Algae as habitat
The Cooper Union
Master of Architecture II | Thesis 2016
Critics: Diana Agrest, Michael Young
Project Location: Point Loma, California
Ranging from microscopic marine fungi that is unable to see with naked eyes to large seaweed that is as tall as 260 feet (80 m), this organism called algae appears in a variety of scales/formations that is almost limitless. The project focuses on architectural translation of algae’s reproduction and growth patterns, structures, and morphological qualities by not only looking at the external (macro-scale) but the internal (micro-scale) conditions. In Point Loma, there is the world’s largest kelp bed that has 53 different types of algae, specific to the local. The kelp forests create water columns, vertical structures, and surface canopy. Among those species, Macrocystis Pyrifera, “Giant kelp”, one of the fastest growing organisms in the world, dominates the construction of underwater landscape. The Macrocystis Pyrifera individuals are explored through microscopic level of examination that uncovers the inner properties, resulting in the discovery of the unexpectedness that is only unique to algae among all organisms. Unlike algae’s outer structure/form which looks just like land plants, it has a complete opposite mechanism: no true “leaves, stems, and roots” but “blades, stipes, and holdfast.”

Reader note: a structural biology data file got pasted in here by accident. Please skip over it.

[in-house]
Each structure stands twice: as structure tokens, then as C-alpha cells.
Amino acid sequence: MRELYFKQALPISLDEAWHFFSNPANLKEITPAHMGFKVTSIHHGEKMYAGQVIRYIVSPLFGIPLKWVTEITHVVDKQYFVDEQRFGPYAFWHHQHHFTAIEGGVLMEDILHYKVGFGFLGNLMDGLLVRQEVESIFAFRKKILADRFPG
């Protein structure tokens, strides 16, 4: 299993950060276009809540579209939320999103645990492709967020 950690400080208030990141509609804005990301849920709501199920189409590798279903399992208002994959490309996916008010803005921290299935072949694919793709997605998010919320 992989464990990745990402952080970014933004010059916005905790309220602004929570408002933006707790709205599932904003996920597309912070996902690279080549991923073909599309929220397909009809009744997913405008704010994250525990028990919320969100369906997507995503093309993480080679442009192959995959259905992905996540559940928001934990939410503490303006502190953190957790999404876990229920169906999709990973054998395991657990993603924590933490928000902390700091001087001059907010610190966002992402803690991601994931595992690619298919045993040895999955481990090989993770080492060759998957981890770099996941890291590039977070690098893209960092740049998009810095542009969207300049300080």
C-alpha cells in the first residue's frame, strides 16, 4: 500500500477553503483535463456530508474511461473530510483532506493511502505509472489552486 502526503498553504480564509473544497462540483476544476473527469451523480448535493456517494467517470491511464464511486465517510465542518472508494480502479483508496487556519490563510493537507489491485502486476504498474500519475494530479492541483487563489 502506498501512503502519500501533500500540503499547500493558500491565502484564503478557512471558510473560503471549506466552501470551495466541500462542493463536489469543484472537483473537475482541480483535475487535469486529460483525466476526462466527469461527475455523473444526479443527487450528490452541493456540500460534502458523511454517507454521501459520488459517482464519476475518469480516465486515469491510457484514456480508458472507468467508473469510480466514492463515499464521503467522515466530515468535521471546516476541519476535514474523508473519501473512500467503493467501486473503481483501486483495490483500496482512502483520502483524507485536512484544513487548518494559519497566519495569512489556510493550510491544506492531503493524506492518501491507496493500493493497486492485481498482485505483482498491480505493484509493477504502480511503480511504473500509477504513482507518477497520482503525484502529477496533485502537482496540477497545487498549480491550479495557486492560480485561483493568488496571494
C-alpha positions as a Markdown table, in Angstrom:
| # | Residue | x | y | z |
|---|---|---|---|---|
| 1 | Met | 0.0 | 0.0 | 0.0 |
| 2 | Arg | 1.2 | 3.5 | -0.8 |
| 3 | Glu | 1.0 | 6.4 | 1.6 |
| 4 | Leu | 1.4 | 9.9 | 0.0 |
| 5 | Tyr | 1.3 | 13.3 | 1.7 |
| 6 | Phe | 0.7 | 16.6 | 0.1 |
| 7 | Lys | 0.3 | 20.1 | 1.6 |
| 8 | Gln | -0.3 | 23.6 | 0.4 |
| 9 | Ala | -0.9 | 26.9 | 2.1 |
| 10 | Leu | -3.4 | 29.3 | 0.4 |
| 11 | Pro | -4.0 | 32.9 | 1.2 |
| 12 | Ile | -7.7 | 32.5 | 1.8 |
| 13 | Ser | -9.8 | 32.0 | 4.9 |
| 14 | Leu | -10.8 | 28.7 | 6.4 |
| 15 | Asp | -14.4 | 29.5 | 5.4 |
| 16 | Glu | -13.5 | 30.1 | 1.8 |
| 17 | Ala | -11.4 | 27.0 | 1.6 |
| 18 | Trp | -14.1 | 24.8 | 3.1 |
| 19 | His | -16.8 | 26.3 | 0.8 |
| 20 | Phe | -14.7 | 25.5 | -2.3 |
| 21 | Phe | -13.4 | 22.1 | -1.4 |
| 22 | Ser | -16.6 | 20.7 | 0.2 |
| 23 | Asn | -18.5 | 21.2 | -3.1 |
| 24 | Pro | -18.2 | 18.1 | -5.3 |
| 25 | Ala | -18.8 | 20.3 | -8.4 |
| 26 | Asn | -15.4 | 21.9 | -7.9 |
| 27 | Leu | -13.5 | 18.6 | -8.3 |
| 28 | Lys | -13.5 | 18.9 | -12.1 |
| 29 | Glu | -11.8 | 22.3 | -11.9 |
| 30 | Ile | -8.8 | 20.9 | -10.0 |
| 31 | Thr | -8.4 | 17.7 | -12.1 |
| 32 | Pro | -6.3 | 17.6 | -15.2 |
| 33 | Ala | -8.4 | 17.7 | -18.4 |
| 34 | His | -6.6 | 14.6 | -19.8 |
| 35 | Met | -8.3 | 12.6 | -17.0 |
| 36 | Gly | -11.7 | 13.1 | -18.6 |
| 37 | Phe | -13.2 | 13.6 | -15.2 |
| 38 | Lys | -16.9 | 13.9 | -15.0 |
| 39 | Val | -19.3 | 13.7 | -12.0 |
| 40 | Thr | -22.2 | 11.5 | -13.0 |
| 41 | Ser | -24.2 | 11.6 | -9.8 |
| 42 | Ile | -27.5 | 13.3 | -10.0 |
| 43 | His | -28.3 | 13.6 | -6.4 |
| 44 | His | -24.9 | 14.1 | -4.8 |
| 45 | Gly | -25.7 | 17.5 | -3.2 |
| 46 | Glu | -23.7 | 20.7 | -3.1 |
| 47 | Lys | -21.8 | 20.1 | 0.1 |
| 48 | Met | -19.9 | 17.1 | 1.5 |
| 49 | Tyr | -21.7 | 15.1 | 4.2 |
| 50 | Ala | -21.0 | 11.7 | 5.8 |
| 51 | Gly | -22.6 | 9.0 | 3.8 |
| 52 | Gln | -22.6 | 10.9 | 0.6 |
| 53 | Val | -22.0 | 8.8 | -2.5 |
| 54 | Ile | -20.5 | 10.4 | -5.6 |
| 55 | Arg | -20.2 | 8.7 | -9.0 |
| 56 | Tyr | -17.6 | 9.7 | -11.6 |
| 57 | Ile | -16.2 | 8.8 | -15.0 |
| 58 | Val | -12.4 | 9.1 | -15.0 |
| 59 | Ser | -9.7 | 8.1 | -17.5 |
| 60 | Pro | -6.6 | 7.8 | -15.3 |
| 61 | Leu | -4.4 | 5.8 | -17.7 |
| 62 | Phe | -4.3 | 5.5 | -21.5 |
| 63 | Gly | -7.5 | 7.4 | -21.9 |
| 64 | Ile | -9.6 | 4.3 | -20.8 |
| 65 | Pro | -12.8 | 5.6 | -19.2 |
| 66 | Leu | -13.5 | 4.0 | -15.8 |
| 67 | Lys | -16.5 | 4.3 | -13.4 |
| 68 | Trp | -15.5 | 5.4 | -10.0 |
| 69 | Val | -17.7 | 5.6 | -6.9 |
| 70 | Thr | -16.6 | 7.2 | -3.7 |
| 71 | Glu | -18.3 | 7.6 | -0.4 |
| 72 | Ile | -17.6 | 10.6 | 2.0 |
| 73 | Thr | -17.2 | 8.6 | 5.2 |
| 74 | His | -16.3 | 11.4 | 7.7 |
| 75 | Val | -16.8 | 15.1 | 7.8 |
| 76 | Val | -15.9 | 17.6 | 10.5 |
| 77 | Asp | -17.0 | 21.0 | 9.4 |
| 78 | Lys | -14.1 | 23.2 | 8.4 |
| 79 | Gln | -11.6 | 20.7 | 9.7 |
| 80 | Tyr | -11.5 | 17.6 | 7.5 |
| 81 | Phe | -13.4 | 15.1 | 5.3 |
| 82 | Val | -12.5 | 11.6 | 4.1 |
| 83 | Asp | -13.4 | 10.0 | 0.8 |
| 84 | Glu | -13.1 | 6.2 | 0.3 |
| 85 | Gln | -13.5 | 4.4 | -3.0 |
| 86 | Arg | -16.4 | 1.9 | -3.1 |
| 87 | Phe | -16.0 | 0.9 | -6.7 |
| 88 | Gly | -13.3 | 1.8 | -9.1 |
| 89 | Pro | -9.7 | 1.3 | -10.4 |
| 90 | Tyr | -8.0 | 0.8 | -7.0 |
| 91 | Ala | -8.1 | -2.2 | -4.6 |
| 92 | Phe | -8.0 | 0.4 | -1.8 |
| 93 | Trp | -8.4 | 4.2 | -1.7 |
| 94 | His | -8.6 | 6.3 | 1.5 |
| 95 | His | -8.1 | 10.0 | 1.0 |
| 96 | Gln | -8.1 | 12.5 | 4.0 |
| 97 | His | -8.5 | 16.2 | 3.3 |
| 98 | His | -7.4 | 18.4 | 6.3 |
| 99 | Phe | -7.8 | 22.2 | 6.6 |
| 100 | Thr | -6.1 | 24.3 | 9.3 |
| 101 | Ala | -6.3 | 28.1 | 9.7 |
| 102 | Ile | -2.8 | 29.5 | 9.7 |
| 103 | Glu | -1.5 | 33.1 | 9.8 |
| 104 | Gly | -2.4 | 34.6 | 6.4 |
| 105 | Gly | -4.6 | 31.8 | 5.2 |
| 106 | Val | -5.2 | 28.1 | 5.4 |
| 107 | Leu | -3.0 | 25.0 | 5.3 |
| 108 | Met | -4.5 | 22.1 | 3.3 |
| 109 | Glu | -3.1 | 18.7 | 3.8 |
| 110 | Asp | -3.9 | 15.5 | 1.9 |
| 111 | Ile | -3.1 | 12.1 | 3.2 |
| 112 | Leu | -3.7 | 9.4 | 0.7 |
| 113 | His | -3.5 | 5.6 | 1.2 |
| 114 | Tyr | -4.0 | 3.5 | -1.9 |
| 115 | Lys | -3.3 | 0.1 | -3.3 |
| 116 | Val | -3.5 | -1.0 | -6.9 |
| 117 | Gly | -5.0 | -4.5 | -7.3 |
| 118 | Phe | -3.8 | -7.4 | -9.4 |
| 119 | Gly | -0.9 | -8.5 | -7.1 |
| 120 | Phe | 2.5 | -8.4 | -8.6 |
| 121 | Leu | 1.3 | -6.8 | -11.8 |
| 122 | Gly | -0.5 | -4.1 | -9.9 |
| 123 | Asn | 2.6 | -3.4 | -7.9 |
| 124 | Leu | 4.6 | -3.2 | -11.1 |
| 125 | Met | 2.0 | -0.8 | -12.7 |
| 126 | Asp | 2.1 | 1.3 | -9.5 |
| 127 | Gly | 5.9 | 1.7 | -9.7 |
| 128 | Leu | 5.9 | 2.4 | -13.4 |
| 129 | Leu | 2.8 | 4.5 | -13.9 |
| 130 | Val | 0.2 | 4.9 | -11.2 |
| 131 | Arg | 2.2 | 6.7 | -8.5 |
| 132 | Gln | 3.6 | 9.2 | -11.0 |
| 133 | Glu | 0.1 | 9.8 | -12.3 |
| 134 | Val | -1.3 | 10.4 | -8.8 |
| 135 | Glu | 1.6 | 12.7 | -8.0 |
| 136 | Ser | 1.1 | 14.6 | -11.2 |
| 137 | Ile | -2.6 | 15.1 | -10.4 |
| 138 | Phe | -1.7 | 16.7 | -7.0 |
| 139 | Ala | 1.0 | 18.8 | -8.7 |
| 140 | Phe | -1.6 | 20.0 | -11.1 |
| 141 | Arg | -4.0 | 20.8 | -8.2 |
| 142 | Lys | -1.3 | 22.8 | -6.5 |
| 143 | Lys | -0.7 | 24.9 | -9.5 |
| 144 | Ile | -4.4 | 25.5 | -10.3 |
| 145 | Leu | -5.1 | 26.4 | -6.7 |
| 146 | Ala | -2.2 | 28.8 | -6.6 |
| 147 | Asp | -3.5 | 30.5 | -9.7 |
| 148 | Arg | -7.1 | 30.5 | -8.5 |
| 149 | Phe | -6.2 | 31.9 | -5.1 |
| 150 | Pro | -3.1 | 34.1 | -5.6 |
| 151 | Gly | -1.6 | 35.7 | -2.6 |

Procystis Fusiformis species is one of many algae species in wide range of scales that is closer to microorganisms’ scale (300 nm (=0.0003 mm)). Despite the size, Procystis Fusiformis’s impact to the ocean environment is vast via its inherent quality of bioluminescence which is a natural light emitted from living organism. The thesis uses algae itself (Procystis Fusiformis) as a tool for growing algae in order to create not only more complex system of flora but also more diverse fauna for macro to microorganisms in sea life by providing habitats through light. By enabling light distribution, it gives possibilities of algae’s growth and also other micro-organisms, fish, etc who use algae as their habitat and that creates more rich and complex ecological system. The intervention is minimal in physical/visual sense (unable to see the structure during daytime) but the impact on the surroundings is measureless.